Please use this identifier to cite or link to this item: http://hdl.handle.net/2440/128670
Type: Thesis
Title: The Awareness and Knowledge of Post-Disaster Emotional Responses in Adult Community Members and Nurses in Yogyakarta, Indonesia
Author: Pamungkas, Dewi Retno
Issue Date: 2020
School/Discipline: Adelaide Nursing School
Abstract: Disasters are extraordinary events that have been causing fatalities and destruction throughout history. Indonesia in particular, is highly vulnerable to natural disasters due to its geographical position in the world. Yogyakarta is one of the provinces within Indonesia that is at high risk of disasters. This province is prone to earthquakes and volcanic eruptions. Prior studies show consistent findings that the chaos caused by disasters will lead to some degree to mental health problems. However, survivors of disasters might not have sufficient knowledge of the potential psychological impacts of a disaster, and this in turn may prevent them from seeking help when needed. Nurses, who are often at the front line in the aftermath of a disaster, also need to be aware of the potential mental health problems that may emerge within their local community. This study uses the cycle of disaster management response framework to investigate adult community member and nurse awareness and knowledge of posttraumatic emotional responses related to disasters in Yogyakarta, Indonesia. This is a qualitative, descriptive exploratory study, involving adult community members who live in Yogyakarta and nurses who work in Yogyakarta. Data from adult community participants were collected with interviews, while data from nurses were collected with focus groups. Data were transcribed and translated into English before the analysis. Thematic analysis was employed to analyse the data. Three major themes were identified from adult community members: disaster impact, disaster responses, and post-disaster mental health awareness. Three major themes were identified from nurses: nurses’ knowledge and awareness of post-disaster emotional responses, nurses’ experiences of providing mental health support in disaster events, and nurses’ education and training related to disaster and mental health. The study found that participants were aware of intense emotional feelings just after the impact of a disaster, however, this awareness lessened over time, leaving them with no preparation regarding their mental wellbeing during the long process of recovery. The connectedness of people within their community as they rebuilt their homes and lives was very important in sustaining their wellbeing. Religious beliefs and engagement in religious activities were a significant coping strategy for many of the community members and nurses. However, a sense of “sadness” remained for some but was not recognized as a posttraumatic emotional response. Nurses also expressed their concern about their limited ability to assess, engage and educate their community about posttraumatic emotional responses related to disasters in Yogyakarta, Indonesia. Opportunities for training in post-disaster mental health were suggested. The original contribution of this study to the body of knowledge is that within the cycle of disaster management response framework, the early identification of posttraumatic emotional responses needs to be highlighted. This must take into consideration the relevant cultural and religious contexts of different countries. Increasing the community members’ and leaders’ (political, health and religious) awareness of posttraumatic emotional responses may influence a proactive approach to implementing community information and education programs that encourages people to access healthcare practitioners much earlier. Individuals’ mental wellbeing within a devastated community is the responsibility of that community including those who care for their physical and spiritual wellbeing.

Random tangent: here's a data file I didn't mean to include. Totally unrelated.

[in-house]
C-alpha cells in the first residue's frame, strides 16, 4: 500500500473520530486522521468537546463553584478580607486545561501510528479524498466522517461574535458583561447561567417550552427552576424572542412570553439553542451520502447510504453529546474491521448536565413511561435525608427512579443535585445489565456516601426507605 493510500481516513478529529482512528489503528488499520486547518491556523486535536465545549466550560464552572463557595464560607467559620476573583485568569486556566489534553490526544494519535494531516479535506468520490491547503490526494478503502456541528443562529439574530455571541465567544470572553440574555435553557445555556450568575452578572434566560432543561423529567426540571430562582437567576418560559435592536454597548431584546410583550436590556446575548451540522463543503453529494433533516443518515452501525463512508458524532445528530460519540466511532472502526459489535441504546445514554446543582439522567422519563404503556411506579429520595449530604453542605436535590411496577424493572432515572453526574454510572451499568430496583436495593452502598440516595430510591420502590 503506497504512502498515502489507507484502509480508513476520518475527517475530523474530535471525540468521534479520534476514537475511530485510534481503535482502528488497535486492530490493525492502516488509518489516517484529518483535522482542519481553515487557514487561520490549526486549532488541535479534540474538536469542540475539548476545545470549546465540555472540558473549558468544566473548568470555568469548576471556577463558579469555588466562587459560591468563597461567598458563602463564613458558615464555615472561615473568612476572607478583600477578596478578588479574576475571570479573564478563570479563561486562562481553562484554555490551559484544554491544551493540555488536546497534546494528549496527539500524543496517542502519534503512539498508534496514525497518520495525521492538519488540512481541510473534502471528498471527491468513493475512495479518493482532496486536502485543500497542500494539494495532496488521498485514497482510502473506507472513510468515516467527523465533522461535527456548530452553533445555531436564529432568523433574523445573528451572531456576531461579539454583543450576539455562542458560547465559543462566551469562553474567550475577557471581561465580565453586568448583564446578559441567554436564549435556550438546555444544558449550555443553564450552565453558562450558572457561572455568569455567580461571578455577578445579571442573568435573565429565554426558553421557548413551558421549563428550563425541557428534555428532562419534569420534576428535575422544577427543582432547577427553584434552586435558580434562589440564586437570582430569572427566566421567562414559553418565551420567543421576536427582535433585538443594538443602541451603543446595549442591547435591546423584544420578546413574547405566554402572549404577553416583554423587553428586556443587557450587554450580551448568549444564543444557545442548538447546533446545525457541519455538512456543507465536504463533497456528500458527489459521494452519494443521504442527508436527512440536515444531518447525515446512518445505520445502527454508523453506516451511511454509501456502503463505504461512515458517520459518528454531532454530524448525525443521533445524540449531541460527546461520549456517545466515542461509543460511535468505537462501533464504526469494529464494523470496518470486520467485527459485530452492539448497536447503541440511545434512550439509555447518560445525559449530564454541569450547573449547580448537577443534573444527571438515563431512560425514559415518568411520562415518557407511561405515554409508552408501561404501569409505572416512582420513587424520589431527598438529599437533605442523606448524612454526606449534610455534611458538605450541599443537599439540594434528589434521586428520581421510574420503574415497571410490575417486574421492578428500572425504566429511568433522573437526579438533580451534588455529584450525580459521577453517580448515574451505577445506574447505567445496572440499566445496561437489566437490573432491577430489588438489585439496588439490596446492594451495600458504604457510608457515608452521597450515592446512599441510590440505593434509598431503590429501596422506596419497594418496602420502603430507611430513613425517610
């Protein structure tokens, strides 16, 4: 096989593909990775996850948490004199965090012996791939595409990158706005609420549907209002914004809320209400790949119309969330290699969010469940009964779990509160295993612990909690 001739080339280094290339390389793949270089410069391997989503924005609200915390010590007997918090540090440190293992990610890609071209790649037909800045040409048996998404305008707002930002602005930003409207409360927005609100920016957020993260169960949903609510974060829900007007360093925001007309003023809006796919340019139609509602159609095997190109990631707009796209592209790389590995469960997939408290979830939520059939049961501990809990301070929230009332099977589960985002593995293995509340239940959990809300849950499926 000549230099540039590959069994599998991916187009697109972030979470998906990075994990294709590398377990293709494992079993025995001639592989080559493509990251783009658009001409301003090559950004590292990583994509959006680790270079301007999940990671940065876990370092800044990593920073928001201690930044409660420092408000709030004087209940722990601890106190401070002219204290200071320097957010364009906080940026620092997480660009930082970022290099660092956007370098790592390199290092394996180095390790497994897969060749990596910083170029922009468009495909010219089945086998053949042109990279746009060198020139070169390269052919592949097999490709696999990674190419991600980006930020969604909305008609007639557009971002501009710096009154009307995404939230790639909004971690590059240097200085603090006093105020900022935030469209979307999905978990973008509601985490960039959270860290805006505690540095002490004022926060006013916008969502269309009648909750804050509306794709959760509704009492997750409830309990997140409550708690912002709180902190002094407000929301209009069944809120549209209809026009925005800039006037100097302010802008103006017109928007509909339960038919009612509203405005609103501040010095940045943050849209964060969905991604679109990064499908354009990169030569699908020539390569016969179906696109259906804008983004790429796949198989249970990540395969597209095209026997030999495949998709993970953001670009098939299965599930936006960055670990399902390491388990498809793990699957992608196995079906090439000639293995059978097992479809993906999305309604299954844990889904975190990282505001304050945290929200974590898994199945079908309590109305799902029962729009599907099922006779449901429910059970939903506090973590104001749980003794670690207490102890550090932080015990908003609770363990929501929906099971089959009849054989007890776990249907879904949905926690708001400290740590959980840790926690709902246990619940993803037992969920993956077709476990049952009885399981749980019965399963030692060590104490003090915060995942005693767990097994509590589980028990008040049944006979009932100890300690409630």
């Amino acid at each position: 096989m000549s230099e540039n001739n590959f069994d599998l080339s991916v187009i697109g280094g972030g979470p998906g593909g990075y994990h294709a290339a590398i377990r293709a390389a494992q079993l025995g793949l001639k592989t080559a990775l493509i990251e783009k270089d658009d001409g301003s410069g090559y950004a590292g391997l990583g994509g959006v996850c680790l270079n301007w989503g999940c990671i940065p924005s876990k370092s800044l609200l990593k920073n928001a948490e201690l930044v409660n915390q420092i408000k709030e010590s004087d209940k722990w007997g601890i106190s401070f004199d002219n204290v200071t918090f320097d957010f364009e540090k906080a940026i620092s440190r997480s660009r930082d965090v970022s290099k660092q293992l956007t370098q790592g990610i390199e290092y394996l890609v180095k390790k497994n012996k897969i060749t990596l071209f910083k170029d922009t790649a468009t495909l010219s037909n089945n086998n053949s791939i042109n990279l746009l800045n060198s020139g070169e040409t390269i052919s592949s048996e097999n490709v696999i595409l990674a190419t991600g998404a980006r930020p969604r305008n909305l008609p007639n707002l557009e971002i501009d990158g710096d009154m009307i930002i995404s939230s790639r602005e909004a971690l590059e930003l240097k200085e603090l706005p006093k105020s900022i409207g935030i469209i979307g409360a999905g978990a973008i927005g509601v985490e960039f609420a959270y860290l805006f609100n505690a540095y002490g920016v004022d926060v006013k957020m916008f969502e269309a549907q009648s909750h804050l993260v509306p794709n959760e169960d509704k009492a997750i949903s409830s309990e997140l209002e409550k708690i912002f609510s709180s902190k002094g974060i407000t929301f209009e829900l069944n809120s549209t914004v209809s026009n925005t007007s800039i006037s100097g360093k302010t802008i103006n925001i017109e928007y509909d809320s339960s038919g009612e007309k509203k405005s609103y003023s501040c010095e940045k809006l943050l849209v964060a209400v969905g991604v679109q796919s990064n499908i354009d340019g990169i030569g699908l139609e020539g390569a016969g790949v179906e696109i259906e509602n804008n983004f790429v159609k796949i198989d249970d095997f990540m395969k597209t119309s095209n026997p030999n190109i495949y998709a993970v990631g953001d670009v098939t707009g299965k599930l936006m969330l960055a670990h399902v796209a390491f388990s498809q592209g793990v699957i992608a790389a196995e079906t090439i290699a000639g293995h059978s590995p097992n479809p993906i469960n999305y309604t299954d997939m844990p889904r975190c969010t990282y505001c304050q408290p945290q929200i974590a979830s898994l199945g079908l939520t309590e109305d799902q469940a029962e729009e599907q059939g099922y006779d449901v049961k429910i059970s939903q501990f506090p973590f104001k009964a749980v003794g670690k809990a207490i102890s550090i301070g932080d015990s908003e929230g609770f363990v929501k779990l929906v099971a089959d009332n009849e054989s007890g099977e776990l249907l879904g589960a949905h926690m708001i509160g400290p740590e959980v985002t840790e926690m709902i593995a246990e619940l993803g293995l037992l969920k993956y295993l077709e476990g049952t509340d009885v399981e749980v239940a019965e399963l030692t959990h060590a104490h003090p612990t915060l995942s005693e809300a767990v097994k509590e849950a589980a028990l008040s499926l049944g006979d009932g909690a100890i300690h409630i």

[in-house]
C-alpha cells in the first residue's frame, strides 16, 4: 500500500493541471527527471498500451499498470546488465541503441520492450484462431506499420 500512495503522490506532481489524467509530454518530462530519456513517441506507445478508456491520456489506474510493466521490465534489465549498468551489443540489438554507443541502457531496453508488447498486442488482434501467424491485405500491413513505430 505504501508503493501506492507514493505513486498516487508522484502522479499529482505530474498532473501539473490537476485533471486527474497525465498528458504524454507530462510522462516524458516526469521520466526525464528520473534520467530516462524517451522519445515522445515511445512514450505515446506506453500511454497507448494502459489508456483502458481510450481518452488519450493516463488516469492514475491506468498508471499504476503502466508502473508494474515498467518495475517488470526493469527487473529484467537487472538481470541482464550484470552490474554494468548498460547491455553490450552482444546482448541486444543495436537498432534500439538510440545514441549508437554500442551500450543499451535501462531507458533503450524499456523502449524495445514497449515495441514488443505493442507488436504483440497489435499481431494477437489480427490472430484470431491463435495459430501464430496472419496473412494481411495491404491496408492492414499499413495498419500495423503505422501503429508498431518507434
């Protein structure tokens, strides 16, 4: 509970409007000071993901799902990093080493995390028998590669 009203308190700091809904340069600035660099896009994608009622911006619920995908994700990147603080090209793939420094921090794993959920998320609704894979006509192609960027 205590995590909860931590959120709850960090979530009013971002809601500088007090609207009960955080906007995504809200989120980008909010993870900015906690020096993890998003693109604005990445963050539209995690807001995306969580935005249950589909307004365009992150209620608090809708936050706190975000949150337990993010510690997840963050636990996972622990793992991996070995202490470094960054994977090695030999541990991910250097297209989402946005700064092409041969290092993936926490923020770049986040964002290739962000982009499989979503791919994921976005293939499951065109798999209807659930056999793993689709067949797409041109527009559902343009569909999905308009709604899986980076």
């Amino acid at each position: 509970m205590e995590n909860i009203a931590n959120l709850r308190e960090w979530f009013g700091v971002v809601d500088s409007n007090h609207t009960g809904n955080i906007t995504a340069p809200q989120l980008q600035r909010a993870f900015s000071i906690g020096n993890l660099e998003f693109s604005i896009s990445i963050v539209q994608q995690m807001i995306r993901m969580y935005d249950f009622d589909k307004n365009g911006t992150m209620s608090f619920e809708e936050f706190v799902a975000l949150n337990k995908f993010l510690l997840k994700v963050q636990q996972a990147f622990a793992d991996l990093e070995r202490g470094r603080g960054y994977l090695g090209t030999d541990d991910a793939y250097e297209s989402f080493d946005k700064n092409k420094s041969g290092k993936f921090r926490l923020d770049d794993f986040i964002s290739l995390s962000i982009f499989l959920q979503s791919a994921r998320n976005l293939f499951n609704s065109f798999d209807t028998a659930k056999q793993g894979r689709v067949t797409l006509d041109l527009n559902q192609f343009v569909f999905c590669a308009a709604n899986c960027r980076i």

Advisor: Cusack, Lynette
Feo, Rebecca
Gebbie, Kristine
Dissertation Note: Thesis (Ph.D.) -- University of Adelaide, Adelaide Nursing School, 2020
Keywords: Emotional response
disaster
awareness
knowledge
adult
nurse
Provenance: This electronic version is made publicly available by the University of Adelaide in accordance with its open access policy for student theses. Copyright in this thesis remains with the author. This thesis may incorporate third party material which has been used by the author pursuant to Fair Dealing exceptions. If you are the owner of any included third party copyright material you wish to be removed from this electronic version, please complete the take down form located at: http://www.adelaide.edu.au/legals
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